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sniffer mice are being trained in israel to detect explosives at airports

by:Kenwei      2019-09-10
As the cat-and-
The fight between mice and terrorists intensified and rodents could be recruited to protect the sky.
An Israeli security company claims that mice can detect explosives more effectively than people, dogs or machines.
If the system proposed by X
Future airport security checkpoints will deploy small furry creatures to trap terrorists. Vice President of the company
President Amsterdam is a former bomb.
Disposal of experts by IDF.
He is now working on what he calls the most complex explosion detection system ever-Mouse-centered.
\"In terms of their perceived abilities, they are as good as dogs, but they are smaller and easier to train,\" said Mr Amsterdam . \".
\"They are cheap and you don\'t have to take them for a walk.
Once they are trained, they become creatures. sensors.
\"Instead of running around the passengers and their luggage, the mice are locked in cages at the security checkpoint.
They will be careful to sniff people and items they have been trained to identify and signal when a threat is found.
Because mice can train a lot through machines, they can produce more reliable results, says Mr Amsterdam.
The current aviation security is full of loopholes.
It relies on metal detectors and X.
Ray inspection of cabin luggage.
Only a small number of passengers were selected for an explosion trace test, which included wiping surfaces such as a laptop keyboard or cabin
Bag the zipper and test the cotton swab in the explosive trace detector.
Developers want mice to be able to identify individuals with explosives implanted in the body-a key threat to aircraft considered in the industry.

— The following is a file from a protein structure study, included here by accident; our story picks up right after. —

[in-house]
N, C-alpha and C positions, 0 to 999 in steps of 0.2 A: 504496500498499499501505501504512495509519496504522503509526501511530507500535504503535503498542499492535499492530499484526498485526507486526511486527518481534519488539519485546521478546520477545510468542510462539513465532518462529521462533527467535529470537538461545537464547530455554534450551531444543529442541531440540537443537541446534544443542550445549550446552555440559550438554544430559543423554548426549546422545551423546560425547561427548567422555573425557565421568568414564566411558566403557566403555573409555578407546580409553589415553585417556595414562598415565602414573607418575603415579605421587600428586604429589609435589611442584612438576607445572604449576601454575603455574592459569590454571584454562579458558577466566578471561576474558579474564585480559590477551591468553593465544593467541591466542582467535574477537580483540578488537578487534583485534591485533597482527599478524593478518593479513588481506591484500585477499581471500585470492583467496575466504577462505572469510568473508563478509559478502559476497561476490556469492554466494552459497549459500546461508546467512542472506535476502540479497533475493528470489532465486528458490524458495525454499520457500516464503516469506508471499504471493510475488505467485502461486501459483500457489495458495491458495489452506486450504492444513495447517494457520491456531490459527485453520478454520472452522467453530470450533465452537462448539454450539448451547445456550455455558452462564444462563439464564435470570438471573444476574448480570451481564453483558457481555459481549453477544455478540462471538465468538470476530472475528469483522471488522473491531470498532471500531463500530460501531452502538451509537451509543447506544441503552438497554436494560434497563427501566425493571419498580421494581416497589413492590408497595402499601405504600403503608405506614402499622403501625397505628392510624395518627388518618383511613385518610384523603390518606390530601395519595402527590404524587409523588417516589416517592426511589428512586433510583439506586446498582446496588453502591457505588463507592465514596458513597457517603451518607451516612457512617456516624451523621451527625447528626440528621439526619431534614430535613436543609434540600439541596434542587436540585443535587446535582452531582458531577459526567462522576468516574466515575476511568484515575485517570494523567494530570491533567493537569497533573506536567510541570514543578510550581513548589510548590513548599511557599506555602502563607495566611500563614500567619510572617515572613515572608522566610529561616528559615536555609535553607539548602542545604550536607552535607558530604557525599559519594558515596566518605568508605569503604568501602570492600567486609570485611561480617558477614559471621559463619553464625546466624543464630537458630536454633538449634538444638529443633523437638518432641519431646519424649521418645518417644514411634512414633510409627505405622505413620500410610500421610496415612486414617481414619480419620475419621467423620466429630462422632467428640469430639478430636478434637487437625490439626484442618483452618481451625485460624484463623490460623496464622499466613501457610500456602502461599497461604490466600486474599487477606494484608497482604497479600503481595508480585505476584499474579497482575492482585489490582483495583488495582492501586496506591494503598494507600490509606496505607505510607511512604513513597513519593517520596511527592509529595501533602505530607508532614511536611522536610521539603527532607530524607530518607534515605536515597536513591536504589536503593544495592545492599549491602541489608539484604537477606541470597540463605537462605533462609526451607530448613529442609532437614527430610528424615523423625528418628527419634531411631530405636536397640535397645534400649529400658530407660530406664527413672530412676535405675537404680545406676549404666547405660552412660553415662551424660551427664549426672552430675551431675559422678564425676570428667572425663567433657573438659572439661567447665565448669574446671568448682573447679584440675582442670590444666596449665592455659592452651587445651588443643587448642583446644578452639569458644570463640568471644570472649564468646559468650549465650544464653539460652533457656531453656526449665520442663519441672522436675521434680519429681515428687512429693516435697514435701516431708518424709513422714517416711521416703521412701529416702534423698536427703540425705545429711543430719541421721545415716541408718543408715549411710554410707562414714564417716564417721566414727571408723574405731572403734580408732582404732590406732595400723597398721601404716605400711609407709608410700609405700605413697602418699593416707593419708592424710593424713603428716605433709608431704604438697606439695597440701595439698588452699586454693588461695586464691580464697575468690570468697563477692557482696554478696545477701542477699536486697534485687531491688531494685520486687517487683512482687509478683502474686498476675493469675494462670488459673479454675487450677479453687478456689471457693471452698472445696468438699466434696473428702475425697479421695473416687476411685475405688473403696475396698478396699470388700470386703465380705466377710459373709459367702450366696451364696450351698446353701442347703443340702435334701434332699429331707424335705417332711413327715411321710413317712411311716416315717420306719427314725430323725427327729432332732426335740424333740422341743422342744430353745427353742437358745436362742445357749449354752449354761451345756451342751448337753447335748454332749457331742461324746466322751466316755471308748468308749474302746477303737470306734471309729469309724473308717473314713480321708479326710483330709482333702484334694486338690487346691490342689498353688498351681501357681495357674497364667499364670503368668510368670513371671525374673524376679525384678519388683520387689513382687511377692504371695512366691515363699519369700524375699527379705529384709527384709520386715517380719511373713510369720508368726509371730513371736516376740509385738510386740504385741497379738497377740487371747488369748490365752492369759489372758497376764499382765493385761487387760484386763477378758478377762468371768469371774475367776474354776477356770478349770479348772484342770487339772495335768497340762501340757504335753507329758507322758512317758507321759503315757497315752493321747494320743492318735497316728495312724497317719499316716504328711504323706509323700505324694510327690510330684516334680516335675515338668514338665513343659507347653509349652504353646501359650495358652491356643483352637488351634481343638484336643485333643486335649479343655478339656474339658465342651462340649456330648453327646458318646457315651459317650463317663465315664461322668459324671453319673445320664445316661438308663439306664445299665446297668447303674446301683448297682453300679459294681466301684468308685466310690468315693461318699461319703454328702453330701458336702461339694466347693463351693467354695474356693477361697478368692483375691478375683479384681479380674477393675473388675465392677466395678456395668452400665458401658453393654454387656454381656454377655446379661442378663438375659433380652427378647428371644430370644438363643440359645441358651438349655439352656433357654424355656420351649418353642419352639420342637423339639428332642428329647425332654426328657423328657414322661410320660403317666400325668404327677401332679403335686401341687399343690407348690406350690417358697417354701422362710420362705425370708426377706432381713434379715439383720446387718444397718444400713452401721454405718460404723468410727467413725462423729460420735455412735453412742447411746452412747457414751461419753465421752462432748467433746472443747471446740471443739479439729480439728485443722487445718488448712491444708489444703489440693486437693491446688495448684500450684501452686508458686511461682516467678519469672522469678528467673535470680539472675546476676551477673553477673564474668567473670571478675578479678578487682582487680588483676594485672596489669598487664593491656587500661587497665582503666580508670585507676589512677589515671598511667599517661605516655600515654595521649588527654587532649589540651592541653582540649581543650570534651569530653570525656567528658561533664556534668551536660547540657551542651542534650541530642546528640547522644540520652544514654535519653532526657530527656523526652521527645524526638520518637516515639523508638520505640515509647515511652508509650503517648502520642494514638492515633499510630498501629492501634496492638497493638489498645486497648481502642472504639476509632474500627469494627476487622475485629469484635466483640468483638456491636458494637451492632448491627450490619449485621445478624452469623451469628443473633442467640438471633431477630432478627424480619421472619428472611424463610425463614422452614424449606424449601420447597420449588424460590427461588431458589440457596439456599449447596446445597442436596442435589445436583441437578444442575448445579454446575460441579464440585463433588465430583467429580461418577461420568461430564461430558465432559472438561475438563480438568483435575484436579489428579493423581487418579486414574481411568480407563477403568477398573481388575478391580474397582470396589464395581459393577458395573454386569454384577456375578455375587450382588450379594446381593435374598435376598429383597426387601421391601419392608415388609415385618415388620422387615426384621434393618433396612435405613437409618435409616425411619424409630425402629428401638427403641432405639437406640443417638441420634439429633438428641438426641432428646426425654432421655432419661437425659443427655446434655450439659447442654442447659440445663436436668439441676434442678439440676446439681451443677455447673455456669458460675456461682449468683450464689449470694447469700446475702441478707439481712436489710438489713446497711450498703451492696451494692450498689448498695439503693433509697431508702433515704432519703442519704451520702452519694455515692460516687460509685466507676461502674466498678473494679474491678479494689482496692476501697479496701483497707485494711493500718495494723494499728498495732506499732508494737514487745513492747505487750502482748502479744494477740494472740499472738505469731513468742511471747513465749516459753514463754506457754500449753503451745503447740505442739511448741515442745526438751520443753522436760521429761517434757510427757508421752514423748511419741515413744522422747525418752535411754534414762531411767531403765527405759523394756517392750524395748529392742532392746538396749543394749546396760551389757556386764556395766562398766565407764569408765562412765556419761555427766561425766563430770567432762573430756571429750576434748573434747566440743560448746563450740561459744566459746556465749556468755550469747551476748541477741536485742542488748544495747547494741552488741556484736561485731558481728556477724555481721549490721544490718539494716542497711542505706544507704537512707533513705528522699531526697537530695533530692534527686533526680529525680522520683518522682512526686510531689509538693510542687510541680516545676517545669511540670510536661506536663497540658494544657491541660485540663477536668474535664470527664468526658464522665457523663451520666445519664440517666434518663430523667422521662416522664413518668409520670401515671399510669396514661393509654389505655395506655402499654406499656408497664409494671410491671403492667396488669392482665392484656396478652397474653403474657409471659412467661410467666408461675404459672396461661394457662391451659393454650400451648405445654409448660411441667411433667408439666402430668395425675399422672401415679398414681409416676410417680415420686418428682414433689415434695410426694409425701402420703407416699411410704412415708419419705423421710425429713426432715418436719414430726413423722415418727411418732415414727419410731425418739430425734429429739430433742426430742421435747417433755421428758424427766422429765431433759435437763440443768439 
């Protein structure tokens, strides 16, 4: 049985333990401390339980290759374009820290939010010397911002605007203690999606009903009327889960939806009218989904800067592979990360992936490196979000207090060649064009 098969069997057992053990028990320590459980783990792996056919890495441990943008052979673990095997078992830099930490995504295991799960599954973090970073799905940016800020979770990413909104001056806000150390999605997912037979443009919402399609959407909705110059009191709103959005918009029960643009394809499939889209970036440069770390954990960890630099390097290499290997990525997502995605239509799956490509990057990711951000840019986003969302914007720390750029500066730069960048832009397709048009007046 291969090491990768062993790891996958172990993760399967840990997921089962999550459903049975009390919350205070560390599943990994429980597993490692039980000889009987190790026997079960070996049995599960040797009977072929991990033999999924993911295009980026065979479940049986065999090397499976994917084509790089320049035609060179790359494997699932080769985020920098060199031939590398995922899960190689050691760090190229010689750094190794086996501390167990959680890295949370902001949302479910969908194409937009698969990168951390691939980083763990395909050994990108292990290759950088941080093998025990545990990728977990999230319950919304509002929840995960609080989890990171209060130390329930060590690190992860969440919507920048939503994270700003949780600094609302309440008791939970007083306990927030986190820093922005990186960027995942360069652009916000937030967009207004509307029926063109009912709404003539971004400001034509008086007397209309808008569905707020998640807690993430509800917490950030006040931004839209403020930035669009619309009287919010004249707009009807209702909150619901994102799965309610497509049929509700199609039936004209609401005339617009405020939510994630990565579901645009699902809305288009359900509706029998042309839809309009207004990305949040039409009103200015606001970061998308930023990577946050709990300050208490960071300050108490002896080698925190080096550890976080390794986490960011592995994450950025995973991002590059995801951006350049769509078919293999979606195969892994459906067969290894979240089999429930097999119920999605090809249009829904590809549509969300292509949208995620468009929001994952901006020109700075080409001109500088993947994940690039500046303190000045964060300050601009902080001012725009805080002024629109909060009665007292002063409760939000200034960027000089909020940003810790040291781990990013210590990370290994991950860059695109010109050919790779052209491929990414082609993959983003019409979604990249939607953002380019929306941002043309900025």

Philip Baum, editor of aviation safety International, welcomed the innovation: \"We currently do not have explosive detection capabilities on the portal, nor do we have a recognized method of detecting\" internal carriers\"
The mouse could block that security hole.
Currently, none of the UK airports are planning to recruit rodents to track terrorists, but they may be the \"risks that are emerging-
\"-Based\" security approach in which an individual is pre-described and assigned a risk profile.
Passengers with an unusual travel history may be more interested than their families.
The industry is moving to the \"dynamic lane\" concept of the airport checkpoint where passengers no longer need to separate laptops and liquids from their bags and take off their belts and shoes.
Specific safety measures depend on the risk conditions of passengers.
Adrienne Gibbs, executive manager of the IATA smart security program, said at the agency search 2015 meeting at Heathrow airport last week: \"We are challenging industry and technology providers, let them think about how to apply additional security layers without letting passengers feel they are being targeted.
Mr. Amsterdam also believes that the deployment of mice may not be merely a discovery of the threat of combating smuggling: \"We can teach them anything that smells-whether it\'s explosives or drugs, whether it\'s ivory or not in Africa.
Anything that smells.
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